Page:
The number of subsea wells has increased steadily over the years and is estimated to have exceeded 5500 by the end of 2010.
Subsea wells do in general have substantially lower recovery rates than what is normally achieved from comparable nonsubsea wells. This is due to the high intervention costs which are directly related to the rates of the rigs required to carry out such operations if the traditional and conventional approach is adopted. Hence the incentive to increase recovery rates has been limited as the balance between cost and revenue has been unfavorable, even with increasing oil and gas prices. However, this has also stimulated the development of alternative methods which can enhance recovery rates and not least address the challenges created by more fields passing maturity and exploration moving to more demanding areas.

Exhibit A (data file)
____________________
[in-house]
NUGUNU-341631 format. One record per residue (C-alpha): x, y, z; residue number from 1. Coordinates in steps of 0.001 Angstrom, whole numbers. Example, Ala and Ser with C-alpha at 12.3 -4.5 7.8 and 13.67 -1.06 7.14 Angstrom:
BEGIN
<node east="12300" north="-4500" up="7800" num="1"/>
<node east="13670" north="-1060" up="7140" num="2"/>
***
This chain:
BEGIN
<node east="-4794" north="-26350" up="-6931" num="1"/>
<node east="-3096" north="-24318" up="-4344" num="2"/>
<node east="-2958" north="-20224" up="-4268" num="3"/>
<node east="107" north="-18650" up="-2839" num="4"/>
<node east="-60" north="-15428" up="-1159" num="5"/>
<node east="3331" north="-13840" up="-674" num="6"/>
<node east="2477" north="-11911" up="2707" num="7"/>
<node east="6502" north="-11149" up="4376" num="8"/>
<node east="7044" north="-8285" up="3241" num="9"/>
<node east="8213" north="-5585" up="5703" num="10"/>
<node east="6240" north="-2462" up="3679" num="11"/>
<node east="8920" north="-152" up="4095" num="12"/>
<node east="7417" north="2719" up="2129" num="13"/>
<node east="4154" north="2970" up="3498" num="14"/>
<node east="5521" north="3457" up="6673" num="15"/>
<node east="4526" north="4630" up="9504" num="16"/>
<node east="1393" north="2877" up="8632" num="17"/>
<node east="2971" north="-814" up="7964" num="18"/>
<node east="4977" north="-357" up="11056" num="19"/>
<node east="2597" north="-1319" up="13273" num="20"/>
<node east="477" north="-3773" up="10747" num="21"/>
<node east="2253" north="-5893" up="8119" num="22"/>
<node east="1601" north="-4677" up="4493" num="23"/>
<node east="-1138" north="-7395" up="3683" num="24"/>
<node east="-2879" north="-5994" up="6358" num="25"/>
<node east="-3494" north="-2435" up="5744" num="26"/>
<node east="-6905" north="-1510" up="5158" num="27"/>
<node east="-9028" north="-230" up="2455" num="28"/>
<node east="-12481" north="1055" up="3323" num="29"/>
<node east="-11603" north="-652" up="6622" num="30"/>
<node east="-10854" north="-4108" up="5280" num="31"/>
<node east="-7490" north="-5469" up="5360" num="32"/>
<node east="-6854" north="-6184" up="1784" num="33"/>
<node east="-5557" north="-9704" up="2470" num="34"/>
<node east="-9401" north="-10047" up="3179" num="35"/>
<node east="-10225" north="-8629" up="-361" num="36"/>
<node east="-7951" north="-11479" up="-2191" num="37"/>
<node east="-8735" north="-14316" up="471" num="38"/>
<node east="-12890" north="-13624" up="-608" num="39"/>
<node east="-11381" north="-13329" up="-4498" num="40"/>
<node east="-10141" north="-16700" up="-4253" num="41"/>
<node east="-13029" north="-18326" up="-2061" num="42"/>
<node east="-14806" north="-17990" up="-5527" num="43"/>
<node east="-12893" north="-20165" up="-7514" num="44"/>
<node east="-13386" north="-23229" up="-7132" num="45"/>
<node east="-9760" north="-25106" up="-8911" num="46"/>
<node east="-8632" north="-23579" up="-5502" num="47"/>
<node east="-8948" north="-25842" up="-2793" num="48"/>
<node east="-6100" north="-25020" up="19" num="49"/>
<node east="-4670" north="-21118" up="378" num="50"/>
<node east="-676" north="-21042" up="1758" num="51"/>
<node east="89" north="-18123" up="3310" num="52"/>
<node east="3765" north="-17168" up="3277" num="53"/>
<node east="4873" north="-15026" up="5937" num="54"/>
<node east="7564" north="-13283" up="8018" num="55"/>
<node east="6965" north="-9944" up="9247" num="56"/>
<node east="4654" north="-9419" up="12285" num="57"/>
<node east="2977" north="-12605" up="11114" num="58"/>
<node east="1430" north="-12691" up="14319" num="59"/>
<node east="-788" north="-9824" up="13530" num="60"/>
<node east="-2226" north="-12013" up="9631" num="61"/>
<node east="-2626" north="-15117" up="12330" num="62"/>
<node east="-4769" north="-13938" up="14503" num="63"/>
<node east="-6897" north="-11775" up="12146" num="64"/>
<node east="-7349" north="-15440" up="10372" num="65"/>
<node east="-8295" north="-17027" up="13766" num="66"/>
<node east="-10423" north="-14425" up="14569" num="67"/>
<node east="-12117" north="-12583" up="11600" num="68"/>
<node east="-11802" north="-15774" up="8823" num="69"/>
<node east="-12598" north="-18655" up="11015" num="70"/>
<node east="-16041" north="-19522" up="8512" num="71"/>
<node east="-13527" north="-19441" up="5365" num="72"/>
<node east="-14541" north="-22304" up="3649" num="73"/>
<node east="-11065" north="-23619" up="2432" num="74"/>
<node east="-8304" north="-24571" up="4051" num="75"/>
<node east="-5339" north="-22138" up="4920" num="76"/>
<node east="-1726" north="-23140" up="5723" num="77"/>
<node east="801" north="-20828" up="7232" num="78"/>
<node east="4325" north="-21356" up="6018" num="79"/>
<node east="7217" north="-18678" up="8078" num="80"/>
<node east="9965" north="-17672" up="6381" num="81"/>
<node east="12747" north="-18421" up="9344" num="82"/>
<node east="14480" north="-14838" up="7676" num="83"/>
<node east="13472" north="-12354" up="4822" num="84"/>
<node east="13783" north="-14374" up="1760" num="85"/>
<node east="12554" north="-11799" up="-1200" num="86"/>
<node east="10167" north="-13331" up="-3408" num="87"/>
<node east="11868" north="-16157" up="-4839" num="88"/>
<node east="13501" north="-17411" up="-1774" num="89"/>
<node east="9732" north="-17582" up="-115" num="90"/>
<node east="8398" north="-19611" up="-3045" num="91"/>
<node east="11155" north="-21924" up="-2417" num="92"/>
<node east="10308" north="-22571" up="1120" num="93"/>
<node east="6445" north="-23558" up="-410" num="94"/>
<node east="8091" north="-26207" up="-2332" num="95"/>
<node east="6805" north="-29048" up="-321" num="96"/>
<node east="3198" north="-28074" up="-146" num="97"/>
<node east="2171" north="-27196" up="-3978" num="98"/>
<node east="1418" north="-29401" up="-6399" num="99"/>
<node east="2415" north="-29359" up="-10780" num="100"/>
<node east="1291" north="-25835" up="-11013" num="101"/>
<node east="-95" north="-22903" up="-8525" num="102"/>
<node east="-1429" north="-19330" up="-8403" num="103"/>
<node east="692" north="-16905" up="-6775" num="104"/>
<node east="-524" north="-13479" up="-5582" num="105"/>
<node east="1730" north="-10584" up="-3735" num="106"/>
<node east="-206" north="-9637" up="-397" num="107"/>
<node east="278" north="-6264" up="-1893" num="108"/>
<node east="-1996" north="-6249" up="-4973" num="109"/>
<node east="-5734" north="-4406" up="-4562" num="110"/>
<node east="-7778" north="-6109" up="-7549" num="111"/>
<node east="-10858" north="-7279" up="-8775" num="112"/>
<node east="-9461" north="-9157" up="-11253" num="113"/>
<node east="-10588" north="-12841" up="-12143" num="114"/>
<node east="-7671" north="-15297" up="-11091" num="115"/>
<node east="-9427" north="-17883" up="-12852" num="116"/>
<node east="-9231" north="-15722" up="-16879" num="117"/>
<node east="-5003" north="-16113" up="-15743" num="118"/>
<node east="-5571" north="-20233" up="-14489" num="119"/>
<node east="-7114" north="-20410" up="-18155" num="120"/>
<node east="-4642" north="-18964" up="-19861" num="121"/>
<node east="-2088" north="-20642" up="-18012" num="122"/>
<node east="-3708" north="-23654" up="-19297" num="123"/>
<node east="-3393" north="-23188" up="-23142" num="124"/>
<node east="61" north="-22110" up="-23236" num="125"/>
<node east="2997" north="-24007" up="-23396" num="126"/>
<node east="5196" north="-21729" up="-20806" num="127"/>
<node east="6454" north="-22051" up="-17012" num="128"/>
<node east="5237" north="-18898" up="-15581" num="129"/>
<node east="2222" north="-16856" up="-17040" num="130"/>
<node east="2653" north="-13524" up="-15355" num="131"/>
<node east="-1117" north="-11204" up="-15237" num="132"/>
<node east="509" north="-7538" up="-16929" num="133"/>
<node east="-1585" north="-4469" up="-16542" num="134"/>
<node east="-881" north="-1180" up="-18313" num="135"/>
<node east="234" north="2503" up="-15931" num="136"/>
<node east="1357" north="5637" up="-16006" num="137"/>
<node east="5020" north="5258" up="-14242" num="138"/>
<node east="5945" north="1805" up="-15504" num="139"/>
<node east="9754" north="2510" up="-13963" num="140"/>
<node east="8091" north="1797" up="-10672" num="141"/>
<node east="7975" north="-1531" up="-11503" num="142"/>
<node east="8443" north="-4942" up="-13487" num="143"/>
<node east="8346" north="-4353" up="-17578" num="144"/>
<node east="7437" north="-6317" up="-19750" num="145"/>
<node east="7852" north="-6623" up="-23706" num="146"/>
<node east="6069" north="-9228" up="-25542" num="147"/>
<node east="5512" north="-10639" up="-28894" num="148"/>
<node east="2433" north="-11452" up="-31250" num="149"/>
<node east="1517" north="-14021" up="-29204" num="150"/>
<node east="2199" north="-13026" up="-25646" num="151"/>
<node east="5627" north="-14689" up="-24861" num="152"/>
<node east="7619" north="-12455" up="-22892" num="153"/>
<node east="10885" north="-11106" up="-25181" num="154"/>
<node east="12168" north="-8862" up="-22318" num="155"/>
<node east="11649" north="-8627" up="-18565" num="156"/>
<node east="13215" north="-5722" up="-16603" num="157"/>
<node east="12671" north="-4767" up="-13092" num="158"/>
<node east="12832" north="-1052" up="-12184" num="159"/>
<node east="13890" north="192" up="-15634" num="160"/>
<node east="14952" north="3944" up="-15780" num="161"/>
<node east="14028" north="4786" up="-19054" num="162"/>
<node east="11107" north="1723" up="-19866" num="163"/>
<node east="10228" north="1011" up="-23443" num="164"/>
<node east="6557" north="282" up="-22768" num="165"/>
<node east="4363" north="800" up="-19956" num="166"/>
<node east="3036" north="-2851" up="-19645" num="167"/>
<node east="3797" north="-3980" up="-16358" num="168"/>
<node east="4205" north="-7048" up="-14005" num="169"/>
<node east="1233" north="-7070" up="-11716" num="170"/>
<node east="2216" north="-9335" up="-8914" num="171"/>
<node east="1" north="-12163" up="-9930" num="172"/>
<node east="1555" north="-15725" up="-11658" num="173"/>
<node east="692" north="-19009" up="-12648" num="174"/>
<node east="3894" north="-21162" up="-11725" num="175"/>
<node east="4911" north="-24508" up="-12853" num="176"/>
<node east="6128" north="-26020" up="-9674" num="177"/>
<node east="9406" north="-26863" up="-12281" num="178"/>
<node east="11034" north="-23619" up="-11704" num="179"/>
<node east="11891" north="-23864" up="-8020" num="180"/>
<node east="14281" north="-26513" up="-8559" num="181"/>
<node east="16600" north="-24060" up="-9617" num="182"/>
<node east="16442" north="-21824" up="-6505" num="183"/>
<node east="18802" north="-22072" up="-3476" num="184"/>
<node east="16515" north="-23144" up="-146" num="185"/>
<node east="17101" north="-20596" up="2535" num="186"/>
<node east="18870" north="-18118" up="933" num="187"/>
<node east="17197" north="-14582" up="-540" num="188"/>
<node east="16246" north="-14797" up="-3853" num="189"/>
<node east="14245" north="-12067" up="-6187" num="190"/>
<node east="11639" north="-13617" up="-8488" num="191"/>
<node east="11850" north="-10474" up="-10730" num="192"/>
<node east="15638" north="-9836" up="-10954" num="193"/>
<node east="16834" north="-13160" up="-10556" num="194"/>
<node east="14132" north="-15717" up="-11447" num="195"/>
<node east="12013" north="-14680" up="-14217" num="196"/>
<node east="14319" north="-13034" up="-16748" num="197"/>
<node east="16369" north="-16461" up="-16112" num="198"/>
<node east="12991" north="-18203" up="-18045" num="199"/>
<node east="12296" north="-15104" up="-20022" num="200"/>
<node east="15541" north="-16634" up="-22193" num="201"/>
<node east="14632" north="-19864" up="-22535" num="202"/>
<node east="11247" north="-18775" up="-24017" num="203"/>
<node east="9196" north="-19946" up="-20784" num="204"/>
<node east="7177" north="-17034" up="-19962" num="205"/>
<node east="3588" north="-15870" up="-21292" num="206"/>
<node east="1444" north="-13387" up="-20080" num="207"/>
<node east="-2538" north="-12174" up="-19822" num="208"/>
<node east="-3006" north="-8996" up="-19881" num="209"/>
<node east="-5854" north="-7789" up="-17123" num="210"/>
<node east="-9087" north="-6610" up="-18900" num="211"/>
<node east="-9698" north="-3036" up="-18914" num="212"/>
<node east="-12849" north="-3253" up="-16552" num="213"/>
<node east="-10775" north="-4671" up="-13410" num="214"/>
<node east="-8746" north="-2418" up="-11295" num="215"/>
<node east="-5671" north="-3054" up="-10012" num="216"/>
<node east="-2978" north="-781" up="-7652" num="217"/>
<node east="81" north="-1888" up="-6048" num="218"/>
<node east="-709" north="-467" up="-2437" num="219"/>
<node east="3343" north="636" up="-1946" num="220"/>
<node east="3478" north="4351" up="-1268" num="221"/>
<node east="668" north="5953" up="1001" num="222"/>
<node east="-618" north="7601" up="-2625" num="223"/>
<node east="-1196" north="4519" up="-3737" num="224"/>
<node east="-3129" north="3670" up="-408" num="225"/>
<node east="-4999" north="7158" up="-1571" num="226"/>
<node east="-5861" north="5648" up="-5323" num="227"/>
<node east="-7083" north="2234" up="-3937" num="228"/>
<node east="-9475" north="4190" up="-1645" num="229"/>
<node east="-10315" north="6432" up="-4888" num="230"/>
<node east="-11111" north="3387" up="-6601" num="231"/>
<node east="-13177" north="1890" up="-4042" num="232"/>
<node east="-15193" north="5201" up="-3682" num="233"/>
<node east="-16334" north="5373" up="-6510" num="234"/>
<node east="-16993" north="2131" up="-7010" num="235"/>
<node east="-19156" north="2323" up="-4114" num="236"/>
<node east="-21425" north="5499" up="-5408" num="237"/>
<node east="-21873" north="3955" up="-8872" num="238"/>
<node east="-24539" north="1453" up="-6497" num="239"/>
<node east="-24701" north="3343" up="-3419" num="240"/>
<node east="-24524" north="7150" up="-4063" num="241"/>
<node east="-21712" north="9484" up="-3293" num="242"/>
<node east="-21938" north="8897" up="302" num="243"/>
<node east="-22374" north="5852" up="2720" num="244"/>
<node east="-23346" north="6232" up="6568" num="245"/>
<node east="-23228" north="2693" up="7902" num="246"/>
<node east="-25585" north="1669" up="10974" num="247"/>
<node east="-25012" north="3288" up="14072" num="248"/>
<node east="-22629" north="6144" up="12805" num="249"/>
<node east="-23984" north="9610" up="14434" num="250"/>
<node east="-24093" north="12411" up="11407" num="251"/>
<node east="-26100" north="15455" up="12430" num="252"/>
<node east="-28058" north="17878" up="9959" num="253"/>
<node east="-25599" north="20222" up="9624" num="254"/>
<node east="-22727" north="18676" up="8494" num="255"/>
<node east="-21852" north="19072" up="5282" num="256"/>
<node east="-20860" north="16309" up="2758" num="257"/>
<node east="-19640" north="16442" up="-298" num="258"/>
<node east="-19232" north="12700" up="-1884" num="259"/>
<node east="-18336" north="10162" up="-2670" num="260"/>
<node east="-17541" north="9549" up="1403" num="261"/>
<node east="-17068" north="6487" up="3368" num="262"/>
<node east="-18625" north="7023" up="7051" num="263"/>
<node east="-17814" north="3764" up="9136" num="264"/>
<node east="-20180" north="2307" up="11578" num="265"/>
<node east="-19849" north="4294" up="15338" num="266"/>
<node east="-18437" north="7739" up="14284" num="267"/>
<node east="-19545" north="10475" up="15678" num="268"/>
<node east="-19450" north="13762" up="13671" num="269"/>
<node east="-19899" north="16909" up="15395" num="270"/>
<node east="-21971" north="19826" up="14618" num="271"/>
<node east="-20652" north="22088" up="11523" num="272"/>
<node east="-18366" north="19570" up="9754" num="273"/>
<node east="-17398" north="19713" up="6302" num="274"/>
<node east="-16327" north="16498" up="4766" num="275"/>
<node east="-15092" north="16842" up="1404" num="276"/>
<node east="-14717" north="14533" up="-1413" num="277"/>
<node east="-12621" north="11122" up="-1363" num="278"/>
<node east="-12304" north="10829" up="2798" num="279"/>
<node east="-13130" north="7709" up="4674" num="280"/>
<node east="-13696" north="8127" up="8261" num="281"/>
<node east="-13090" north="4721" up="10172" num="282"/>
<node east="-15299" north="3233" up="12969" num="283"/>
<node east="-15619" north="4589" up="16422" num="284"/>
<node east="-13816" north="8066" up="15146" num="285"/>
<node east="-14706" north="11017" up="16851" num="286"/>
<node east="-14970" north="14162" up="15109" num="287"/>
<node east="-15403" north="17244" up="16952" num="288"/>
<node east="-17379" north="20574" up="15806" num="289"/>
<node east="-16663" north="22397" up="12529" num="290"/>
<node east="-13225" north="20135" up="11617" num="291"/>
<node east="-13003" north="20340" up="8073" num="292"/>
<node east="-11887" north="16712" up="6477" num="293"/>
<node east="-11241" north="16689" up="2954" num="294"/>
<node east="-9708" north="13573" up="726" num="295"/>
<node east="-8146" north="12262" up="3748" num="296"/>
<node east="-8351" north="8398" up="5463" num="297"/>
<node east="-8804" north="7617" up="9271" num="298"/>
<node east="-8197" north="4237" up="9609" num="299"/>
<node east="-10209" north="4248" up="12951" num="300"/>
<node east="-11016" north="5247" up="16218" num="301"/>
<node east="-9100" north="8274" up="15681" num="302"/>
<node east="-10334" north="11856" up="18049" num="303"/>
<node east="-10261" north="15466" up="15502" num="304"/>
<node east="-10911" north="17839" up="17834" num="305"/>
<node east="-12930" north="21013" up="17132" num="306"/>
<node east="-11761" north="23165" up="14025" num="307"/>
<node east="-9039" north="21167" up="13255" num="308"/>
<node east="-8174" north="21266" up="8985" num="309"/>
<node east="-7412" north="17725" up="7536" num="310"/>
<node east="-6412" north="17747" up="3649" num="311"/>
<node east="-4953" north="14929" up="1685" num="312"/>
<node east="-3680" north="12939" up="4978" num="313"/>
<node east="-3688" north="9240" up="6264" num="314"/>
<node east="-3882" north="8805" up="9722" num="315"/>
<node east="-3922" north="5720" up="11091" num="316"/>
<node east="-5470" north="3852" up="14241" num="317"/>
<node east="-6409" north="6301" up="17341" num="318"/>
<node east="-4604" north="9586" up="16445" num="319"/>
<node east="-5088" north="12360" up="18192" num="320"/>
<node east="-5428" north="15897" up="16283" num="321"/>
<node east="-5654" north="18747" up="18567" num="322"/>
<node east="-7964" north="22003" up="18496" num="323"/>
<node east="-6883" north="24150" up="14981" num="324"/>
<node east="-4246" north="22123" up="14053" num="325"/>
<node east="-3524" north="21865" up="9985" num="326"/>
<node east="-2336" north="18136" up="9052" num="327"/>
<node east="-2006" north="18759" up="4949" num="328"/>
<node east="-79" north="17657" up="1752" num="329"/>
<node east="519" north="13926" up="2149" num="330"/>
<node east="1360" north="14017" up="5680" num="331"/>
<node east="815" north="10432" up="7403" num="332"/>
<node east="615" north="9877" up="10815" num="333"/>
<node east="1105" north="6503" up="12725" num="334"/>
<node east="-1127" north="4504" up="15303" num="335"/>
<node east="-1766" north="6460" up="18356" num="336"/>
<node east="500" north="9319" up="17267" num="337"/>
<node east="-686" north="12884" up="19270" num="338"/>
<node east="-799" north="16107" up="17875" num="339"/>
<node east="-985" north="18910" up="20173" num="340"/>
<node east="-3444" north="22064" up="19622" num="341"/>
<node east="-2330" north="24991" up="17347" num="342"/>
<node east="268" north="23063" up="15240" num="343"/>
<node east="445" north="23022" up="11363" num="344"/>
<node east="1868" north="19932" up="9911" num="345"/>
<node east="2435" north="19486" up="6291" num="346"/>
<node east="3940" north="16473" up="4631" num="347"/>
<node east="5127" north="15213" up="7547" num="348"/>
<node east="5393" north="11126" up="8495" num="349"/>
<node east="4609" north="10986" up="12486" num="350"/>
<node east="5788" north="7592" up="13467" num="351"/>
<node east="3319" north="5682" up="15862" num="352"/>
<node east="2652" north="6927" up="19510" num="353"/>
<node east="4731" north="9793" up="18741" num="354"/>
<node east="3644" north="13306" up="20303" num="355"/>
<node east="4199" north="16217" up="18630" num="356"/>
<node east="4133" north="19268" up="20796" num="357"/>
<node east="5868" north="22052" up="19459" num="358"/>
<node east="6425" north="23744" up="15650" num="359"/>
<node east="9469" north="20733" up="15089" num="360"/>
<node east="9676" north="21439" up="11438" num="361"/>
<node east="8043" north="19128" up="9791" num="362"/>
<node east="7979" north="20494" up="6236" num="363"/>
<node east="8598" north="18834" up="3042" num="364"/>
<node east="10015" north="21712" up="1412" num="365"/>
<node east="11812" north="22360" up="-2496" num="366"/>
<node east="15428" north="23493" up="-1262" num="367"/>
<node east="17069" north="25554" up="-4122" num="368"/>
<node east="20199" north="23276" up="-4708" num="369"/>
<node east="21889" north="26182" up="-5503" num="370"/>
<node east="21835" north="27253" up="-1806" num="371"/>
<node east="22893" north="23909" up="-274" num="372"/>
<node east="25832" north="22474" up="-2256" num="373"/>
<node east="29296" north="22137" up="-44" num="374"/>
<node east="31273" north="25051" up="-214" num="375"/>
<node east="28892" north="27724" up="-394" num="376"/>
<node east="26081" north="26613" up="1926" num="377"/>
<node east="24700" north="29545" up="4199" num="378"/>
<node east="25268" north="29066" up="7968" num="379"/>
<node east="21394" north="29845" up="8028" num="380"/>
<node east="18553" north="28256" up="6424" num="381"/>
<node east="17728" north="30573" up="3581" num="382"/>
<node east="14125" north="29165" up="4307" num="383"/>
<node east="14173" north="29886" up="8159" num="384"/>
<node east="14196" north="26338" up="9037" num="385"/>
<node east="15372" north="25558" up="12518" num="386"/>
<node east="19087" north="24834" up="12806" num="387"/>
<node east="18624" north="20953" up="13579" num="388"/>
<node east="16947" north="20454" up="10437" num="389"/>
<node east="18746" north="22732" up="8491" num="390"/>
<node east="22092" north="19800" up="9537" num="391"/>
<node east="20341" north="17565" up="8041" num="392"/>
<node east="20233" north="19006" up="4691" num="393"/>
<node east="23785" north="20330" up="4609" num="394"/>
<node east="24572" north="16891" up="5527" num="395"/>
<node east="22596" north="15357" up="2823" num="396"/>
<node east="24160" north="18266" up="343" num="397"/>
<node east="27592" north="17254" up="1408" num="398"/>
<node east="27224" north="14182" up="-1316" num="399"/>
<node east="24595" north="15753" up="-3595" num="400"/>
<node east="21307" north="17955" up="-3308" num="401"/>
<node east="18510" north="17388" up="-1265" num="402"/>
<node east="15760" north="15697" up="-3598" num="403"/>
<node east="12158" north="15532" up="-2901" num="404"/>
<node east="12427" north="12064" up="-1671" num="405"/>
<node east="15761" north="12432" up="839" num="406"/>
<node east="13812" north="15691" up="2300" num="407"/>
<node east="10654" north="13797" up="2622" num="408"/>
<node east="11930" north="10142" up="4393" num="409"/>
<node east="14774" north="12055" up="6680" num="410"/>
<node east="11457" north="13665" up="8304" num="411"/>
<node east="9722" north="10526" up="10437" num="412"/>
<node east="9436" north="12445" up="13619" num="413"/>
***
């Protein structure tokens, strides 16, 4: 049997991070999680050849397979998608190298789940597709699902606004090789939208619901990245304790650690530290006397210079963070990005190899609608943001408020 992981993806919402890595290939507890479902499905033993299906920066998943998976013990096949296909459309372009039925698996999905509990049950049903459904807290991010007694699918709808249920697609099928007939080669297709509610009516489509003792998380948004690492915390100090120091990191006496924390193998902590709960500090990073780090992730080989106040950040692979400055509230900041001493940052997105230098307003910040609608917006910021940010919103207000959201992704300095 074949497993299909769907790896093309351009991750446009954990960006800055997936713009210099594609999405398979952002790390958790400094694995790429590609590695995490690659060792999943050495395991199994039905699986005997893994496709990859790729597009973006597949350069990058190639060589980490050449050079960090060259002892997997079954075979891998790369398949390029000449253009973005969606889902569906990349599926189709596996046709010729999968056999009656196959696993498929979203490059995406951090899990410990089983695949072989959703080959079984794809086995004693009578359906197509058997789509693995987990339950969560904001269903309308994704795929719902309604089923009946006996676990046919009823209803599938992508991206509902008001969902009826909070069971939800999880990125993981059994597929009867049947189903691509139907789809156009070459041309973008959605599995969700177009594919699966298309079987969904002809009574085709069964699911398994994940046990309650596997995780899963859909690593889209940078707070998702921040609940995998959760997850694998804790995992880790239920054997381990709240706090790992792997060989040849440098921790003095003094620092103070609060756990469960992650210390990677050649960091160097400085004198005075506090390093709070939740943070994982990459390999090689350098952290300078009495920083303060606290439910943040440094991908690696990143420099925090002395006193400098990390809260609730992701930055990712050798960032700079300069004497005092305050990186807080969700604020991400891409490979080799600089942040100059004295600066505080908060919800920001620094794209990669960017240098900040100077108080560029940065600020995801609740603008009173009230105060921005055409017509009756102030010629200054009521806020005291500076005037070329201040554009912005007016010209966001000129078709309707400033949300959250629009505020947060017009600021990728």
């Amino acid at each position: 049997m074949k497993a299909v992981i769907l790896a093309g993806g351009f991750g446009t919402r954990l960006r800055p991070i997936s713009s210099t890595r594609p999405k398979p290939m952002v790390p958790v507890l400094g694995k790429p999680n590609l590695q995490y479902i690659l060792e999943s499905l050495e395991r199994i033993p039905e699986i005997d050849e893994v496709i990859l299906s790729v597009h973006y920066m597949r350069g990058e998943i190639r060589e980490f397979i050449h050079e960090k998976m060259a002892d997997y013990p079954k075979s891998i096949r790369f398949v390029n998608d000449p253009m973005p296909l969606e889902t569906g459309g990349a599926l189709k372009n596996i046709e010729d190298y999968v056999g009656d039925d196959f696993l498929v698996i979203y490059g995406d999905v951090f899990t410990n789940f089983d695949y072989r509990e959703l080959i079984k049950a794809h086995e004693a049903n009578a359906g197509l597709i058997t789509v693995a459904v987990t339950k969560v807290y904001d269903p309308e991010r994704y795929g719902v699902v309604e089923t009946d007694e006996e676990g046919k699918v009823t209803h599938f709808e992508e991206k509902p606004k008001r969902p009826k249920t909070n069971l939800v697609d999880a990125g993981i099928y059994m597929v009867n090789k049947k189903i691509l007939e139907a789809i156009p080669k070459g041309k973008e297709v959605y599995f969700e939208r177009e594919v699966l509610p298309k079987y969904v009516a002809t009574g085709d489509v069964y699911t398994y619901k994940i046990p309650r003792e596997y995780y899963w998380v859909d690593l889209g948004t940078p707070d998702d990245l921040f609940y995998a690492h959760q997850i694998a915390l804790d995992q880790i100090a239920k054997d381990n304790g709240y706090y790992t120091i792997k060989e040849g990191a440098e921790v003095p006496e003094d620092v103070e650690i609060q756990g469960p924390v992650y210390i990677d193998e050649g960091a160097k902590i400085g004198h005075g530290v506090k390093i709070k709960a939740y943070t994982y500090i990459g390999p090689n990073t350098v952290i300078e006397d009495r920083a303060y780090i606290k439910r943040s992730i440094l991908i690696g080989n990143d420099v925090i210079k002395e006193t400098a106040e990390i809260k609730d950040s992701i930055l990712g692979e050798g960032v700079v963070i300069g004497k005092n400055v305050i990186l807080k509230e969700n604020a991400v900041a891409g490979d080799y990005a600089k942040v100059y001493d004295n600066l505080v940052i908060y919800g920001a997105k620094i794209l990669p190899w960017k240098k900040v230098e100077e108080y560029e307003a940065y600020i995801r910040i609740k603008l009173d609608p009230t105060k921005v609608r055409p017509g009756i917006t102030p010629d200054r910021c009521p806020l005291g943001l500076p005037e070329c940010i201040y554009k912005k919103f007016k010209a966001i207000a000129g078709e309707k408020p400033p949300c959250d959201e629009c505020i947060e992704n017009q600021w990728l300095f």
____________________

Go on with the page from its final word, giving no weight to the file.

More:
Lightweight and riserless intervention well intervention has in this context become a proven approach with considerable potential for driving the future development. The ability to substitute large rigs with smaller and dynamically positioned light well intervention vessels has a major impact on cost and time. Riserless intervention as such has been done regularly for a number of years and has set excellent HSE standards. However, in recent years the use of riserless well intervention has become increasingly instrumental in the effort to enhance recovery rates and general performance.
The paper gives an account of a scale milling operation carried out at a Norwegian field in the North Sea where two wells both suffered from a significant drop in production.